In Ahlam, Rodriguez explores the life of an Egyptian woman in the context of the Spring 2013 protests in Alexandria. In a culture where women are marginalized and treated as lesser, Ahlam walks the streets unnoticed; to earn money, she belly dances at an out-of-the-way club, donning a wig and heavy makeup to disguise her identity. Ahlam, along with her best friend, longs to join the masses and rally for democracy and freedom in Egypt, though the extent of how that freedom will affect her life as a woman in Middle Eastern culture is circumspect.

The female voice is rare in cinema, and it's one that Rodriguez tends to focus on. All of the director's female protagonists, though you may not realize it right away, do what they need to in order to survive. And it's Rodriguez's intention that their strength of will not seem obvious. "I like to question the female role in our society, but I like to do some from an introspective point of view, and provoke that dialogue without resorting to the same old discourse on feminism."

Rodriguez turns the lens around in El Mundo de Raúl, taking a look at gender roles by focusing on the male perspective. Raul describes himself a good man; good worker, loving son, ordinary life. Raul's story unfolds as he unapologetically recounts his twisted perversions. El Mundo de Raúl attempts to demonstrate that someone whose actions are at once disgusting and completely unforgiveable, are not necessarily the actions of a monster or societal pariah.

Again, Rodriguez seeks to tell a story without judgment, that lets the spectator decide whose side they're on. "With this film, I wanted to address a revolting phenomenon that's very common in Cuba, 'pajusos,' or people who masturbate in public to harass women. I decided to speak from the perspective of a single character, and take a neutral approach to the material in order to get answers. I wanted to show viewers that by taking this neutral, non-judgmental stance towards a person's actions, you will find a person that is in conflict with themselves despite their justifications."

With her short films, Rodriguez seeks to explore the underlying extraordinary in an otherwise ordinary person. "People only tell you a part of their history, the part that they want you to know. If I told these stories only with words, I would be producing a work of literary fiction," she says. "I think that by making these films, and using stylistic devices to draw that story out, I am showing you who a person is without having to tell you."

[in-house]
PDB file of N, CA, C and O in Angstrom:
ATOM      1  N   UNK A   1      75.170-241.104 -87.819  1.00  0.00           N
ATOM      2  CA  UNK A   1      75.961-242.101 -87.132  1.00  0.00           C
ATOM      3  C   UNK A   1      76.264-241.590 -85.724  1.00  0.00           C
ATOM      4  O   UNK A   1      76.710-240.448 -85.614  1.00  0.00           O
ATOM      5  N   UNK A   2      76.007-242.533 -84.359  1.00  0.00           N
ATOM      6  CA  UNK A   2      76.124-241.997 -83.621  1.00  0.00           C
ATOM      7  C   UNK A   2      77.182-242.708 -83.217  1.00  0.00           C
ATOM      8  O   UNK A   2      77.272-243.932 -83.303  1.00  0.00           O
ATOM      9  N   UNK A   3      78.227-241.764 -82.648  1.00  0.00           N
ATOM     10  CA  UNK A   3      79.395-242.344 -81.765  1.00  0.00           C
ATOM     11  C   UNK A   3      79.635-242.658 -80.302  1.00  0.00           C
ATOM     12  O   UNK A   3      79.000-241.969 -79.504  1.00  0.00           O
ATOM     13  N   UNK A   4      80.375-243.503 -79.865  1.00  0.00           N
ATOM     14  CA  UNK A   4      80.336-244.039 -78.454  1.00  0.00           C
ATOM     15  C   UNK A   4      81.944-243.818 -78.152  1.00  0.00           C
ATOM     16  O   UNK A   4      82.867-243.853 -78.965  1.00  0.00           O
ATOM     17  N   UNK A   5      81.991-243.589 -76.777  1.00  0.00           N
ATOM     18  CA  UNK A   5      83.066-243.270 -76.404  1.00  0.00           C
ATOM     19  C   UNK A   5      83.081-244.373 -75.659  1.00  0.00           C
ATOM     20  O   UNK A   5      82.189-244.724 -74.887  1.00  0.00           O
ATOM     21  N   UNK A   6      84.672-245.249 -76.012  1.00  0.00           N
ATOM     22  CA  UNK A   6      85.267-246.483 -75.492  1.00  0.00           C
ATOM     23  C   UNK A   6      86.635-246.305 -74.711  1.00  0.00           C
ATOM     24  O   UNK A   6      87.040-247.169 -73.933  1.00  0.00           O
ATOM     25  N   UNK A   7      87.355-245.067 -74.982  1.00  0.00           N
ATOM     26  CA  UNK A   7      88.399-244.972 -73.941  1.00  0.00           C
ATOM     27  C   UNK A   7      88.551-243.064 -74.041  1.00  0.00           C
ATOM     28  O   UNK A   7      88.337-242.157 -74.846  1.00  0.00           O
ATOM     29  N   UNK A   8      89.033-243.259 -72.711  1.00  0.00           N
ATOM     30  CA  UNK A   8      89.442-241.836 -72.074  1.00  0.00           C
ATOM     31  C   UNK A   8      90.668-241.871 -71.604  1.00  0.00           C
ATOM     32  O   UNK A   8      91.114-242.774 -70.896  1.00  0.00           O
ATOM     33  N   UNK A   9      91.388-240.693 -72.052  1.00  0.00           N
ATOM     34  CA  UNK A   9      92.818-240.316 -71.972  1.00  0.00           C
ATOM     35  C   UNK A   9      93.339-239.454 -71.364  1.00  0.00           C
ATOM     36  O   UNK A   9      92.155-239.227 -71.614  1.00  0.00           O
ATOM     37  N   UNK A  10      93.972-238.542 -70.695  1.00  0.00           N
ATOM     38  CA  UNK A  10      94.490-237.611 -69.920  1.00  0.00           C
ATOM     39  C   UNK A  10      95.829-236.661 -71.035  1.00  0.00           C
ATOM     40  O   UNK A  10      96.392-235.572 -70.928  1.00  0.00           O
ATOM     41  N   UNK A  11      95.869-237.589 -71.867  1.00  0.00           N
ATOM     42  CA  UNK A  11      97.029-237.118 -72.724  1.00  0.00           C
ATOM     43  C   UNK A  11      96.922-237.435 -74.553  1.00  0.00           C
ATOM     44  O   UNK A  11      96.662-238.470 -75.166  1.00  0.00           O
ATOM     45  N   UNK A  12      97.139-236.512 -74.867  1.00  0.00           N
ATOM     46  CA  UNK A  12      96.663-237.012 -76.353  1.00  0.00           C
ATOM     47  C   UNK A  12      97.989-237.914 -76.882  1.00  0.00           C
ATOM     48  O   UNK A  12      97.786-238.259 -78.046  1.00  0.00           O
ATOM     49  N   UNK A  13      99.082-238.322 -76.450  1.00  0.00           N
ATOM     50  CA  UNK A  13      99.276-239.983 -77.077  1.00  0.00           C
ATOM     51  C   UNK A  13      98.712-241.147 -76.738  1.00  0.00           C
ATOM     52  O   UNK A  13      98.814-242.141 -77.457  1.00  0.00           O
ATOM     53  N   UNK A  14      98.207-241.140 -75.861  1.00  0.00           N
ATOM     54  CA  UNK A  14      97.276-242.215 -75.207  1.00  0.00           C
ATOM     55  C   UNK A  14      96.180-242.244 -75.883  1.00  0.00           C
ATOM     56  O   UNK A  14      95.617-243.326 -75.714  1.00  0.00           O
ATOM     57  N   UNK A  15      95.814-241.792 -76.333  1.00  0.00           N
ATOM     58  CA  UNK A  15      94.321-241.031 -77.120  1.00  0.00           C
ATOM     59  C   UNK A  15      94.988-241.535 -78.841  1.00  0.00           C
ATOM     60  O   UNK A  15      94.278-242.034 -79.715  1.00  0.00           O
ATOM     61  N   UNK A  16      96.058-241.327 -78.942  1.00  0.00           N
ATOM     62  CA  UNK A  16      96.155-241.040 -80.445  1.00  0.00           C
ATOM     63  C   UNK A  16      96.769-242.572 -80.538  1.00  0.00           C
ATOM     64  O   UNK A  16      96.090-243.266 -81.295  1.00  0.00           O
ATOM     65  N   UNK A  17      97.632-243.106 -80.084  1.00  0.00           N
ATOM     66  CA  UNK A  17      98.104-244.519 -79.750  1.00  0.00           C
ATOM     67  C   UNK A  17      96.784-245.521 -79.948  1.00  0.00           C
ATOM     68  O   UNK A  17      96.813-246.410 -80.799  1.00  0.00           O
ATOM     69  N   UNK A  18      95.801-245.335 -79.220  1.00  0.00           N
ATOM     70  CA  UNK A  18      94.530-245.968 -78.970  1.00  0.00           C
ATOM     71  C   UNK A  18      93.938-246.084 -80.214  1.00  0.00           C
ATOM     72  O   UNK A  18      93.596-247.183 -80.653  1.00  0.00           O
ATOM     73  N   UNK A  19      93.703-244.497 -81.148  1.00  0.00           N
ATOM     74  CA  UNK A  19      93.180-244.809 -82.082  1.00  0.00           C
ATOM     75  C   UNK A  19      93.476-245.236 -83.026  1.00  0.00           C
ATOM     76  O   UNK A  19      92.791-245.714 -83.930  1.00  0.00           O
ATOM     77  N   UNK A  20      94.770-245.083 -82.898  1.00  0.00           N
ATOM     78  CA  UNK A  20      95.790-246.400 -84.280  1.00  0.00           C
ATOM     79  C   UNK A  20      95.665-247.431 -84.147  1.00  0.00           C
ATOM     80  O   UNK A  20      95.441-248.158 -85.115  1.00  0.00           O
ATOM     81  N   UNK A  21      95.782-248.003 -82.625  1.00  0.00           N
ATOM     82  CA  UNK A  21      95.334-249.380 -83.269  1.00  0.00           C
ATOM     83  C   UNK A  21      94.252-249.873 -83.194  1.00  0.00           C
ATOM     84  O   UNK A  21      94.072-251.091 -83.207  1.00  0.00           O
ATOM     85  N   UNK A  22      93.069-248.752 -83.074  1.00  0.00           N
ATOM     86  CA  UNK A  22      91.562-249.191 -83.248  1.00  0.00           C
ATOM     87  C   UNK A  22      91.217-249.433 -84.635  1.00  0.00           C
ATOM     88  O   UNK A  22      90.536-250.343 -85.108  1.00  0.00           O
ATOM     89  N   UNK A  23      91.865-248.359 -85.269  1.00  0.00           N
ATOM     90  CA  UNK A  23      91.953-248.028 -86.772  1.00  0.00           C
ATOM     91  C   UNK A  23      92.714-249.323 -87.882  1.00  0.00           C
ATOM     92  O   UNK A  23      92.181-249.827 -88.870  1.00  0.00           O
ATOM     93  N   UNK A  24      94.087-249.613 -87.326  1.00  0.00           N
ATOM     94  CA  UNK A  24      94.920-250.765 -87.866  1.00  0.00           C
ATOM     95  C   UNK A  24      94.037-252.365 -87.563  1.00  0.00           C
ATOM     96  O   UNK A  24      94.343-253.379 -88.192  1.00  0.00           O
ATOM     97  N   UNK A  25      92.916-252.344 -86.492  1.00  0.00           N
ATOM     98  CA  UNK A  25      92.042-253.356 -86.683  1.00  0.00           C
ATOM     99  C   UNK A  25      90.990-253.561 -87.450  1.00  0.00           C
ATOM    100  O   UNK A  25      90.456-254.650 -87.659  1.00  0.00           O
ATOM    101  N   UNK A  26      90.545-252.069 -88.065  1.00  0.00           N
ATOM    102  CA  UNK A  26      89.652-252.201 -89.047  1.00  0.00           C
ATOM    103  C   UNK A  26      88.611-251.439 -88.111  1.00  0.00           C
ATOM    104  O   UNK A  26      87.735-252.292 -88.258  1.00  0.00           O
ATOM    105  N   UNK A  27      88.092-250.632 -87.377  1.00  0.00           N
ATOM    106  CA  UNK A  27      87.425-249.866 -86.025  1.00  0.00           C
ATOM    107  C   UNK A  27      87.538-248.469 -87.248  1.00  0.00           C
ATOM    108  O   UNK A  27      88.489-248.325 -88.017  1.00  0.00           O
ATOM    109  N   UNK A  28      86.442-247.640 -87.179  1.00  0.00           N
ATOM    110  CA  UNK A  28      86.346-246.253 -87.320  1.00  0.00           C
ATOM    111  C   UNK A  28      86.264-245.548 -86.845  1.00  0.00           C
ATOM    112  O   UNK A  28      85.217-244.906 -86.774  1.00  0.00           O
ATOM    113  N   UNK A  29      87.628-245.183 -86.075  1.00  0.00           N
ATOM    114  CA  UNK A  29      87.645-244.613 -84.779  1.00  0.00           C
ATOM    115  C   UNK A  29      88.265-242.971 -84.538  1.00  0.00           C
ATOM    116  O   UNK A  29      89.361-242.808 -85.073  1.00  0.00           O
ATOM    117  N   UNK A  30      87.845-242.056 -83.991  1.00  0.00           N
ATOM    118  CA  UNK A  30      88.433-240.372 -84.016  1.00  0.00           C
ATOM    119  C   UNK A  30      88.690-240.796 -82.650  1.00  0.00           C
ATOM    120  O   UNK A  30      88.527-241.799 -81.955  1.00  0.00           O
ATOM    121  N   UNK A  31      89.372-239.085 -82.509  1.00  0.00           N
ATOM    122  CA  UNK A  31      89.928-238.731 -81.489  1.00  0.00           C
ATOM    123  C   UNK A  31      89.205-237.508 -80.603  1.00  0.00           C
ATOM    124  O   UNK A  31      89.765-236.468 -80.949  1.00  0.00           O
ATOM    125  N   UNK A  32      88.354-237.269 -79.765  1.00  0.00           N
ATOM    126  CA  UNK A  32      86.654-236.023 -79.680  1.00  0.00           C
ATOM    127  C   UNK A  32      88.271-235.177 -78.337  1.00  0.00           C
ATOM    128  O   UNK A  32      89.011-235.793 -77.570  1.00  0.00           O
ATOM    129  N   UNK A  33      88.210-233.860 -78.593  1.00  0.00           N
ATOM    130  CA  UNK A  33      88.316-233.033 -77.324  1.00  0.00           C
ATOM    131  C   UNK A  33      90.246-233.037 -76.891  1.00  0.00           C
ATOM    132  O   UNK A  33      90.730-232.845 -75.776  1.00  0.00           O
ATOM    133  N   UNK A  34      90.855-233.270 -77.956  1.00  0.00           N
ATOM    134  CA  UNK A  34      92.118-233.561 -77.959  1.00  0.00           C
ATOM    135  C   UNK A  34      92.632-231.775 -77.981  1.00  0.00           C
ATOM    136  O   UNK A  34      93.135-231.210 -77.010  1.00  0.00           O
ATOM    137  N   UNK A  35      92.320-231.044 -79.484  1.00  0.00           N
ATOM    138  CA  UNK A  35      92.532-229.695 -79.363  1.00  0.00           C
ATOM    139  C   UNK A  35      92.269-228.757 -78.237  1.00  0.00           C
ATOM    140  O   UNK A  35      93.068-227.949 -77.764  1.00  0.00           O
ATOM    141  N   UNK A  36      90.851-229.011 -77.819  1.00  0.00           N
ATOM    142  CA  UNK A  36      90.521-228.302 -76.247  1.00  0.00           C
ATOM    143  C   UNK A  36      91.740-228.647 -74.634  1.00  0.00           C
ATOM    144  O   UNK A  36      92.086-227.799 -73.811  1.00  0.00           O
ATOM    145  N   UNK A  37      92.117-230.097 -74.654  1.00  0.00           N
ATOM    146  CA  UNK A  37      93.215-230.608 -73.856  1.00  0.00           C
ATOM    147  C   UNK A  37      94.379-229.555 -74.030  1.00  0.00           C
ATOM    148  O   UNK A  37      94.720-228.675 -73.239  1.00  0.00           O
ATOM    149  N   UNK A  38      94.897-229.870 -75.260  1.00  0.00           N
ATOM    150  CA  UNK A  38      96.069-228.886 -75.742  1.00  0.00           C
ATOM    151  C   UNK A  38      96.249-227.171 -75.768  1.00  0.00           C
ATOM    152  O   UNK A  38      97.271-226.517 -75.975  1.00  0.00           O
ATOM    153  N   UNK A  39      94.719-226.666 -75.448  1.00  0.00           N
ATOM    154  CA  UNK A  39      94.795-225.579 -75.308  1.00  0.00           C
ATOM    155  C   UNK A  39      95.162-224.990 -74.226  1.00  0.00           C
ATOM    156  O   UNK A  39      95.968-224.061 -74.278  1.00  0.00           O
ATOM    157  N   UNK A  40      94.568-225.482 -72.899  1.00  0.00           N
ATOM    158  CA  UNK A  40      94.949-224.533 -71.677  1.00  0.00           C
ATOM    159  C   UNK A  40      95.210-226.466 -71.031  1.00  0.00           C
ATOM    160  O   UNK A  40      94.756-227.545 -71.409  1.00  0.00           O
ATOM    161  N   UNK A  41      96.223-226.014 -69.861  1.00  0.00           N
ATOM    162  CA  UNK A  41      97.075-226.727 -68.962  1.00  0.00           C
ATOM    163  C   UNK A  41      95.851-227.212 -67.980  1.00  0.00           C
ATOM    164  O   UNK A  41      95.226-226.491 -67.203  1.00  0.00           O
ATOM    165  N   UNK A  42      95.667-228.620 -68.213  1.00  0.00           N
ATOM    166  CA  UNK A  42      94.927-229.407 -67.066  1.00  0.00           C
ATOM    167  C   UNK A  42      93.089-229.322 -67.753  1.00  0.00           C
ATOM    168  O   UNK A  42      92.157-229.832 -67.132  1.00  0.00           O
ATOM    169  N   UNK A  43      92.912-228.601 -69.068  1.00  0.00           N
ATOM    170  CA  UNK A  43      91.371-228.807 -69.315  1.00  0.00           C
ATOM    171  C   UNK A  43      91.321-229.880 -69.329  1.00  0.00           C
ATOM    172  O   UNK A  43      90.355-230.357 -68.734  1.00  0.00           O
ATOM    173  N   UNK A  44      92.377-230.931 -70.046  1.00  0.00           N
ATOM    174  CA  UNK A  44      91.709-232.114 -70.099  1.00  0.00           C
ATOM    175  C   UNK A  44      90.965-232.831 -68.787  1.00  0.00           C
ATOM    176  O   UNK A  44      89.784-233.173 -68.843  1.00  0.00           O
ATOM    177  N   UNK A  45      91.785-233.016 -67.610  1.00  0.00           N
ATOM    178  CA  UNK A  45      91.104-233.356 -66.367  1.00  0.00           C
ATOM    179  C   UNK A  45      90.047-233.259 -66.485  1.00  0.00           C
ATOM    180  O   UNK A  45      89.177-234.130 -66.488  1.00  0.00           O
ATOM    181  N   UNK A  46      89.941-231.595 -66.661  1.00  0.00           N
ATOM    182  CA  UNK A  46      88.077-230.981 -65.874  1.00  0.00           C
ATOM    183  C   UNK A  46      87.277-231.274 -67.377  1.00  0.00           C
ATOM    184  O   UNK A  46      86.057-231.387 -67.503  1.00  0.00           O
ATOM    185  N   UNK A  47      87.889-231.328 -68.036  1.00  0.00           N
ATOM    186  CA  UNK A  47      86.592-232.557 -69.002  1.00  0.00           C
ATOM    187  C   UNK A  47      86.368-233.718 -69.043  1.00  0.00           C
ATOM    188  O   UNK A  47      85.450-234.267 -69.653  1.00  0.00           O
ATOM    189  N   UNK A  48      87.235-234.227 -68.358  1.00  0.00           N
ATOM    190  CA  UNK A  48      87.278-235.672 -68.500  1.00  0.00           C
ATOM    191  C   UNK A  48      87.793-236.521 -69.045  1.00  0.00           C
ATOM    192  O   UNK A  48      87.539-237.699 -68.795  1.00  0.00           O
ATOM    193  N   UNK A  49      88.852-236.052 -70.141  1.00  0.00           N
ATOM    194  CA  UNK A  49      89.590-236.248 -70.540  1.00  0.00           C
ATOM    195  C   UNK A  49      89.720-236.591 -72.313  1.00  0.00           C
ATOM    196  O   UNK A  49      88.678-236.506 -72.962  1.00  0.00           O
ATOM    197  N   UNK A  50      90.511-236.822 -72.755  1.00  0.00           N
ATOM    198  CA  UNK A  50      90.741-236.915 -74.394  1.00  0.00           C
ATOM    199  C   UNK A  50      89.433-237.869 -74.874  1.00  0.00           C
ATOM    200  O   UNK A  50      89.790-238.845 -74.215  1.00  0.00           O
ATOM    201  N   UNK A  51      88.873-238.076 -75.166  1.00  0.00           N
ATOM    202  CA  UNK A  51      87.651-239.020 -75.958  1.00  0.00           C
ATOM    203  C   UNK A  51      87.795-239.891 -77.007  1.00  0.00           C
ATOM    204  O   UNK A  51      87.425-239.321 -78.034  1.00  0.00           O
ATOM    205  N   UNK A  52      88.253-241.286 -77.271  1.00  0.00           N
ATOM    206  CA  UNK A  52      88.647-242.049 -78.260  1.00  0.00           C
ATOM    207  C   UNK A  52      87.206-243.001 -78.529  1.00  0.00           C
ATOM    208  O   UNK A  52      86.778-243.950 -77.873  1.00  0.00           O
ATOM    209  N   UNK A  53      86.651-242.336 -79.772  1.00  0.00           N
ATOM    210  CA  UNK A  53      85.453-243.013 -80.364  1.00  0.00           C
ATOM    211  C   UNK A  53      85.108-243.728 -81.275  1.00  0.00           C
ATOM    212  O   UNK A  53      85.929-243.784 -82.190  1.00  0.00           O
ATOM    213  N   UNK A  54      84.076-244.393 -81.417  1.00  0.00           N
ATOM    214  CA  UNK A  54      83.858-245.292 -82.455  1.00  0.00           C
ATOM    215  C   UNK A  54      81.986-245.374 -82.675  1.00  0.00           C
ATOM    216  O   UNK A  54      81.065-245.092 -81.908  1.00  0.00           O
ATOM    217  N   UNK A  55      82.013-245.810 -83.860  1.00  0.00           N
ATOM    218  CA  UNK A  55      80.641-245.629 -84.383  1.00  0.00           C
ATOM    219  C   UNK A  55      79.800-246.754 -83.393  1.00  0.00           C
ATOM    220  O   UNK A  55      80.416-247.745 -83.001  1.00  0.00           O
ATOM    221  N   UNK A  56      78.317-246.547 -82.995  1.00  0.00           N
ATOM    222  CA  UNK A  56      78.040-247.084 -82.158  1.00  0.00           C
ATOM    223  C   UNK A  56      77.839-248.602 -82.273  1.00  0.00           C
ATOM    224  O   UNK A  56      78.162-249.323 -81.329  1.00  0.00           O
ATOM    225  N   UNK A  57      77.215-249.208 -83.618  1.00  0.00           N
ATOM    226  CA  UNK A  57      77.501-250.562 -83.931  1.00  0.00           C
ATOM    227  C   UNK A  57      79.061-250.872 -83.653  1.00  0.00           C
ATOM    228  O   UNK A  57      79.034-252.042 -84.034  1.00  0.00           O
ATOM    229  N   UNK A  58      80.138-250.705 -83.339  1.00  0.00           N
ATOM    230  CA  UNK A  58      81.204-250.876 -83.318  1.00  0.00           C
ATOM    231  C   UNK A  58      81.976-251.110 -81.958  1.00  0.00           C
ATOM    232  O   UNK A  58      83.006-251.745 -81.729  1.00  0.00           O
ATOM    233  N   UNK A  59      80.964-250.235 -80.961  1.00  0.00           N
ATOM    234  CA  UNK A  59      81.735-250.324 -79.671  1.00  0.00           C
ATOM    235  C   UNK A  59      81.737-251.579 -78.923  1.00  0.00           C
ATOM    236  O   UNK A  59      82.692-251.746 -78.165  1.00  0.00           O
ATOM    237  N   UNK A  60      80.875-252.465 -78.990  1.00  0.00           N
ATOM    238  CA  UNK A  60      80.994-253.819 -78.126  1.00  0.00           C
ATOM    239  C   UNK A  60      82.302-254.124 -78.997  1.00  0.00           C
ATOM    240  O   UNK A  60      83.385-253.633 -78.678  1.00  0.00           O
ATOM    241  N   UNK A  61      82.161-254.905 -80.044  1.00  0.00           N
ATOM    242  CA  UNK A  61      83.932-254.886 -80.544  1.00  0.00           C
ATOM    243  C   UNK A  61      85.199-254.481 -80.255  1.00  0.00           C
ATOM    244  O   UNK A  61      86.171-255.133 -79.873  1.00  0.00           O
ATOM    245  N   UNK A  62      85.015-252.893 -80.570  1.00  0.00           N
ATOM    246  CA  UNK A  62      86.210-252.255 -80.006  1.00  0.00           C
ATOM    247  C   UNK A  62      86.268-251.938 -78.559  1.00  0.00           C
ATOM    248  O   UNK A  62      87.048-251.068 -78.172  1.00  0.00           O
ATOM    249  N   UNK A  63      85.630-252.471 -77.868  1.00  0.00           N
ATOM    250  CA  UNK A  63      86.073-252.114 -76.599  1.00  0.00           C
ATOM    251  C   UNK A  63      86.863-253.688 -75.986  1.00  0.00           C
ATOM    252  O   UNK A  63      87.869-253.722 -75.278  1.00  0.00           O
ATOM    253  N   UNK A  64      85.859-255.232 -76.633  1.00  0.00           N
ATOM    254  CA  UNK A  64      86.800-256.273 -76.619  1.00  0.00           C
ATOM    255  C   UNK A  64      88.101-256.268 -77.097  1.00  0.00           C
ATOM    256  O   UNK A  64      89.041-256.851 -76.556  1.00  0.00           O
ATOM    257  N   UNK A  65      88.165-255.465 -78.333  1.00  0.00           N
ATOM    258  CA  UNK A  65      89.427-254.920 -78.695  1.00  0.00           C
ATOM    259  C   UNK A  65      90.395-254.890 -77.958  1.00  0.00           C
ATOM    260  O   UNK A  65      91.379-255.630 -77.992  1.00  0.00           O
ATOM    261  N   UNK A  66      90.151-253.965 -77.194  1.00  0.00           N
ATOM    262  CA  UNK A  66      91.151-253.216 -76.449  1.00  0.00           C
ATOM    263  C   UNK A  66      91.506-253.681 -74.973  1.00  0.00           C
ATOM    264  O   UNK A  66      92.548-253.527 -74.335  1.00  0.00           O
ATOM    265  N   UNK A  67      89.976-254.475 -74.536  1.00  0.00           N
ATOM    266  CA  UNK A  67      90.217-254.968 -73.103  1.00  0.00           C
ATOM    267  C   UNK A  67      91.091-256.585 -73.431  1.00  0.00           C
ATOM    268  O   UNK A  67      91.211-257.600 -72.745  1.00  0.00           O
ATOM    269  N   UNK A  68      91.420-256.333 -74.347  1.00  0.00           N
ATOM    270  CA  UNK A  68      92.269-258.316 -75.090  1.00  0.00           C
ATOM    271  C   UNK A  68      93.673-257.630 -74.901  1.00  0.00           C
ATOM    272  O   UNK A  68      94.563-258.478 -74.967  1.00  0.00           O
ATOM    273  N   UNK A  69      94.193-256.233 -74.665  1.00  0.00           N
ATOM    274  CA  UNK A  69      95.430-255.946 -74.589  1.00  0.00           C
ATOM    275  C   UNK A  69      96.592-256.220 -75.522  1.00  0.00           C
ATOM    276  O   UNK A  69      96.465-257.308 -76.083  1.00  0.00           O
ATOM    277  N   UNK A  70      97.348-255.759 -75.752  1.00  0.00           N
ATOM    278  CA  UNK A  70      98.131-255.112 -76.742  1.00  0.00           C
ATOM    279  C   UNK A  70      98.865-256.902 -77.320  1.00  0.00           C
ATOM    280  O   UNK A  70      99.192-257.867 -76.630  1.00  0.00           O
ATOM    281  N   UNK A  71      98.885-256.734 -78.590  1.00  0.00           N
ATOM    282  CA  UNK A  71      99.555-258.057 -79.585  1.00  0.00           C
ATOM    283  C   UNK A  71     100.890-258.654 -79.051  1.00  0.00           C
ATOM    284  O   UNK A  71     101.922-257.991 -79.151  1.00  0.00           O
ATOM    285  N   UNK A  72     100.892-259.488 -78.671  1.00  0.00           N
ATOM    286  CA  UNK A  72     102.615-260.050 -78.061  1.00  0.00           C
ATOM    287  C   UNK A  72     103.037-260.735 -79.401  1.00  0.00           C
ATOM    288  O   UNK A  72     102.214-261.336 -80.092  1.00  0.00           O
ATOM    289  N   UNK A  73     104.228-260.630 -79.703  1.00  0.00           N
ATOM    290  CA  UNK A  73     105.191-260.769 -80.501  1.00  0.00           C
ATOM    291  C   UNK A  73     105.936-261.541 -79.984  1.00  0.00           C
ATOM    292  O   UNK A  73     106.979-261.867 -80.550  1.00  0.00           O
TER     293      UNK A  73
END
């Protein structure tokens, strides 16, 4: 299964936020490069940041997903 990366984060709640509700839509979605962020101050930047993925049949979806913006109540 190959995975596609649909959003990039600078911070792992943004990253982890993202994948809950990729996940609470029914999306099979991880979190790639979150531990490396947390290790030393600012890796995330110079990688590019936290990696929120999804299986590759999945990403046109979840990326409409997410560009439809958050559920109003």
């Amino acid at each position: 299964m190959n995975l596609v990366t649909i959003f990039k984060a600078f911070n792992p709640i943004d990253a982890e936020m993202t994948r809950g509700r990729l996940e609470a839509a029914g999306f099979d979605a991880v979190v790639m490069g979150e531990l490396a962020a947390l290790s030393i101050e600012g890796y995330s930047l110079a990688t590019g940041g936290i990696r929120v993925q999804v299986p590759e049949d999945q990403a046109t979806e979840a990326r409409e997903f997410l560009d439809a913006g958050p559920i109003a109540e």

What's most extraordinary about Rodriguez's work is the way she coaxes her subjects into unleashing the hidden person within. Therein lies Rodriguez's gift: she redeems the bad deeds of the socially unaccepted, and lends a voice to the marginalized. She finds characters riddled with internal conflict and draws them out into the light, in order to redefine our understanding of humanity, in a way that's beautiful, moving and impactful.

Rodriguez's first full-length fiction feature film, Espejuelos Oscuros, is set in four different eras of Cuban history and focuses on the lives of men and women who have decided not to be what society expects them to be. Currently in production, Rodriguez will preview clips of the movie during her showcase. "For me, [this film] was a one-of-a-kind experience, we had a very talented team and wonderful people on board," Rodriguez said.

Rodriguez will be joined by some of Cuba's most notorious emerging filmmakers- including Marcel Beltrán, Claudia Calviño, and Carlos Machado Quintela- for the Showcase at the Tower Theater, held from Saturday, February 28 to Wednesday, March 4. Rodriguez will screen Tacones Cercanos as part of the Opening Night Collective Showcase; you can catch the rest of her film and preview for Espejuelos Oscuros on Sunday, March 1. For more information visit miamifilmfestival.com